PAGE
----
The flavor was rather subtle – and thanks to that, easy on the palate. On it's own though, it wouldn't taste like much and is therefore served with a white cream-based sauce and several side-dishes, the most traditional of which are bacon, peas and potatoes. I must say, the crispy bacon is a good contrast with the gelatinous texture of the fish. Without it, it would probably have felt like we were eating boiled fat slabs – which is pretty funny because the bacon is the fat here. Also, a generous dash of pepper also makes the fish so much tastier than it would have been plain. It makes me wonder how the lutefisk tradition was before pre-packed bacon and spices... and back then it was actually everyday food!

The conclusion? Well-cooked and with a good sauce and side dishes, this traditional dish can be delicious. What I mean is, it's so mild-tasting that it actually has potential to taste great with something else (Ed. on the next day we also tried it as an ingredient to salad, and the salad actually turned out really tasty). Lutefisk also very filling, for something that resembles jelly! Most blog entries that I have read so far all describe their lutefisk experience to be so horrible and dull, but I don't think they do justice to this fish at all. It really wasn't bad, maybe the ones who cooked it for them were. Having said that, I suppose that like balut, I would only eat lutefisk once or twice a year at most. Despite it's conventional appearance, the texture makes it quite an exotic dish, at least for me. Perhaps many Swedes think so too, for after all, it's only mainly available on Christmastime.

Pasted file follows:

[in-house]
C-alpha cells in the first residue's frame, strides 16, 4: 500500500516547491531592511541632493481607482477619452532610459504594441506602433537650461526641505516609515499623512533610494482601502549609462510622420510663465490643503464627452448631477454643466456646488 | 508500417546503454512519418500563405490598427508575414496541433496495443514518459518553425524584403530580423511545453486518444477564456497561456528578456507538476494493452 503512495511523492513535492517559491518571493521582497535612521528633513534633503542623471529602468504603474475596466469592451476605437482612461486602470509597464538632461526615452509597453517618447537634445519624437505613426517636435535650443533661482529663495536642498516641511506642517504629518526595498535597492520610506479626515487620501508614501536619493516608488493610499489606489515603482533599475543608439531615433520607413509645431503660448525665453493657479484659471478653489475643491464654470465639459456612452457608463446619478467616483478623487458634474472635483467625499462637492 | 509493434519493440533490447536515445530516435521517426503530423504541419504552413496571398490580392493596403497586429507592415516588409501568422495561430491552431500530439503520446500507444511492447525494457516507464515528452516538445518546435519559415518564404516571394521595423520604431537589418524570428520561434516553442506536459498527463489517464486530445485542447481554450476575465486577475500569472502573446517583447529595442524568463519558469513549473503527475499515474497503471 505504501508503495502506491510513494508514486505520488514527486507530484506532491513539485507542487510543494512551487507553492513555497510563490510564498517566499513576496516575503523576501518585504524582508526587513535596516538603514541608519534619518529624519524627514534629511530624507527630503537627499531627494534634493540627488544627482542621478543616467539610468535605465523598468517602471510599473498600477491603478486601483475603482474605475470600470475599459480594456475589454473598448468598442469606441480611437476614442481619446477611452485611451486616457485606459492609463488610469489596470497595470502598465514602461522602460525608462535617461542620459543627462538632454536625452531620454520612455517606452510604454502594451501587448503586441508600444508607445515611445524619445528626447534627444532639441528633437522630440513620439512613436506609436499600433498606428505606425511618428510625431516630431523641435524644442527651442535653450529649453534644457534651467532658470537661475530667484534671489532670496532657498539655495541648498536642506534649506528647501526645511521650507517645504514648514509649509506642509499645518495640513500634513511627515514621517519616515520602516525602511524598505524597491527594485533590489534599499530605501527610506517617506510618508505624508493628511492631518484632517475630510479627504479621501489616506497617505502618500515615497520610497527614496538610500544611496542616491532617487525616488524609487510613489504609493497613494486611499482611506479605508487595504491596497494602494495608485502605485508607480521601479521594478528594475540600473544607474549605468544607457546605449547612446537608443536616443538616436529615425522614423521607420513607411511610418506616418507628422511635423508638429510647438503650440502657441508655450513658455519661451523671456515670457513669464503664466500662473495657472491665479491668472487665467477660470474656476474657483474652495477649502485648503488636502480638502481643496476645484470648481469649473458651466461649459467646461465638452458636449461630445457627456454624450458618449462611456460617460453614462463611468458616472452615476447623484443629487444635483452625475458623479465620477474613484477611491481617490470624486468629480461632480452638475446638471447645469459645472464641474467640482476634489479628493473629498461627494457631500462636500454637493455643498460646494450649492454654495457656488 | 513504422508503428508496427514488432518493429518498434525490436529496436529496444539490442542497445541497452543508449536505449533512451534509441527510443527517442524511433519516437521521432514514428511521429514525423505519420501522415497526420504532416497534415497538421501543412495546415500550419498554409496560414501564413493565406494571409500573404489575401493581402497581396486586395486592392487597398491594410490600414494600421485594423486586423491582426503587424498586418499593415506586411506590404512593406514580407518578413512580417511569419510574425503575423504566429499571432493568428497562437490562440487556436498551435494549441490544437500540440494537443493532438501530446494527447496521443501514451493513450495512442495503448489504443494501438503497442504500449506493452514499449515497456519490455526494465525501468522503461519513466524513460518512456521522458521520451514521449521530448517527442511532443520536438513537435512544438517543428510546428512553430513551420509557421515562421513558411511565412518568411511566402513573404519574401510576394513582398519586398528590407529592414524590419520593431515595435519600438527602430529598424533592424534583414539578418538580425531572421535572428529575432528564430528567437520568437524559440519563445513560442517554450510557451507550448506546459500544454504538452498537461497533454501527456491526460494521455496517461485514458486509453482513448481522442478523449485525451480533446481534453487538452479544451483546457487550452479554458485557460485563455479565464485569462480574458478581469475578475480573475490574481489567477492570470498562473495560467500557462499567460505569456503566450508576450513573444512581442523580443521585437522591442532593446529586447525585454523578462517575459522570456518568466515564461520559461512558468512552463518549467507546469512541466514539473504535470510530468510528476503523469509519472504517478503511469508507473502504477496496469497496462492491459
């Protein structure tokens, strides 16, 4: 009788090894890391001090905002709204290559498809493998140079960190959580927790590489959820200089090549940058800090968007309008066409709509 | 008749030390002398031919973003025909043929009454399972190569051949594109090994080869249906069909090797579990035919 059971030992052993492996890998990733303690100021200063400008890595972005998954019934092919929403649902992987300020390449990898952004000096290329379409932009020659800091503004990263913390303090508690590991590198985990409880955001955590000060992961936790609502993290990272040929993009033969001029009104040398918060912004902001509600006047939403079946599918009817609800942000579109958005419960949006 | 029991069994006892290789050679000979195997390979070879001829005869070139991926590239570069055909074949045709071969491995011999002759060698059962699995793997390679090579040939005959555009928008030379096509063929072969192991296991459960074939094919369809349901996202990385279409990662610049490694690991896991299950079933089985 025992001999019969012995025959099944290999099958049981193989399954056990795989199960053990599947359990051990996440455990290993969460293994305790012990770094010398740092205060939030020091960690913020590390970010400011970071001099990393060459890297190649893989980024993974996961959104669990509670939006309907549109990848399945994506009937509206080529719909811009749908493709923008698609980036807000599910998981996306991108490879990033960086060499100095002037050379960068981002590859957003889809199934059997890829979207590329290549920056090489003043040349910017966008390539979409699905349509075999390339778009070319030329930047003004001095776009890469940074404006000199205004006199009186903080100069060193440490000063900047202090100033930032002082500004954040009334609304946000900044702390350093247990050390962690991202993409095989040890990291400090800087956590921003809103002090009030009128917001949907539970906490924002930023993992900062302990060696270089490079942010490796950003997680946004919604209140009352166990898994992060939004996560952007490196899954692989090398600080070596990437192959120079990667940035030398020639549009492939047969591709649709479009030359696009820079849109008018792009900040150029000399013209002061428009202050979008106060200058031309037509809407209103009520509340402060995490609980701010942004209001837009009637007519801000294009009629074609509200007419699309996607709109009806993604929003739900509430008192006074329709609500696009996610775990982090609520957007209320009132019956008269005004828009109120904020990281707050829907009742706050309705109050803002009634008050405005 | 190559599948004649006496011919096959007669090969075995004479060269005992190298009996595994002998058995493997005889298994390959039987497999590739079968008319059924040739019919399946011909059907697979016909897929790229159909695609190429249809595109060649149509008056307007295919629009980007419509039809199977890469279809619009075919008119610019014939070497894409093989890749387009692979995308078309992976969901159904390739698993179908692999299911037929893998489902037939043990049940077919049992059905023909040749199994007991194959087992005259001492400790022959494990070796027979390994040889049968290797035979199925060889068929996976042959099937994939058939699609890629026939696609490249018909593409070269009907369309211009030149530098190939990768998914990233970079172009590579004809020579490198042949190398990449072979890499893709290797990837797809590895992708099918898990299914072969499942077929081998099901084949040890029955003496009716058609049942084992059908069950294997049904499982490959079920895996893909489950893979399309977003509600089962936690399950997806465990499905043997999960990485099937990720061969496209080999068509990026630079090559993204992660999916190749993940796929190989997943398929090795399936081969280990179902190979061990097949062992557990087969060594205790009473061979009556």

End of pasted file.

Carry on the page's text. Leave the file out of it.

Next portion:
There was one among us who could think of eating it everyday without the side dishes though...

"Meow!"

I know this sounds stupid, but I managed to take the video sideways and so far as we know, there's no easy way of turning it upright. Until I figure out a way, you'll just have to bend your heads for this one, but I swear that it's worth it!



6 Comments:

Anonymous pj said...

Oh that looks really interesting! Haha. The adventurous eater in my is really intrigued.
And that video of kricke (spl?) is sooooo cute. Hehe.

7:53 AM

 
Blogger Ahoy! said...

Then you should check out this blog called "Deep End Dining" and check out their review on balut and octopus tentacles. Heheh. I can't wait to try the other strange Swedish fish dish, surströmming, which they say is really nasty and smells like rotten fish. >:-D But that's what they say about bagoong too, right?

9:40 AM

 
Blogger Ahoy! said...

Oh yes, and about Kricke... it must have been the fish smell. As I said, we had ling, but cod reportedly smells even fishier. But anyway, the smell was enough to get the cat all excited and he was trying to climb on to our pants. So we kicked him out :-)

10:11 AM

 
Blogger Christianne said...

I can flip that video for you, will email it to you :)

4:26 PM

 
Blogger Ahoy! said...

Wow, talaga? :-) Do you remember my Yahoo email? joyguerrero(at)yahoo.com

Thank you thank you thank you!

What program do you use to flip it? I have hoards of videos which I film in the wrong orientation (usually I delete them). Di na natuto. Heheh.

5:59 PM

 
Blogger Christianne said...

Hmm, for some reason I can't download the video on this page... I can donwload videos that are embedded from youtube and photobucket pero siguro hindi supported ng Download Helper ang Blogger videos. Can you email me the file? Or check this out, ito lang ang ginagamit ko to flip videos, if you have Windows XP you probably have it:

http://techmomma.pinoymomsnetwork.com/how-to-edit-videos-using-windows-movie-maker/

3:31 PM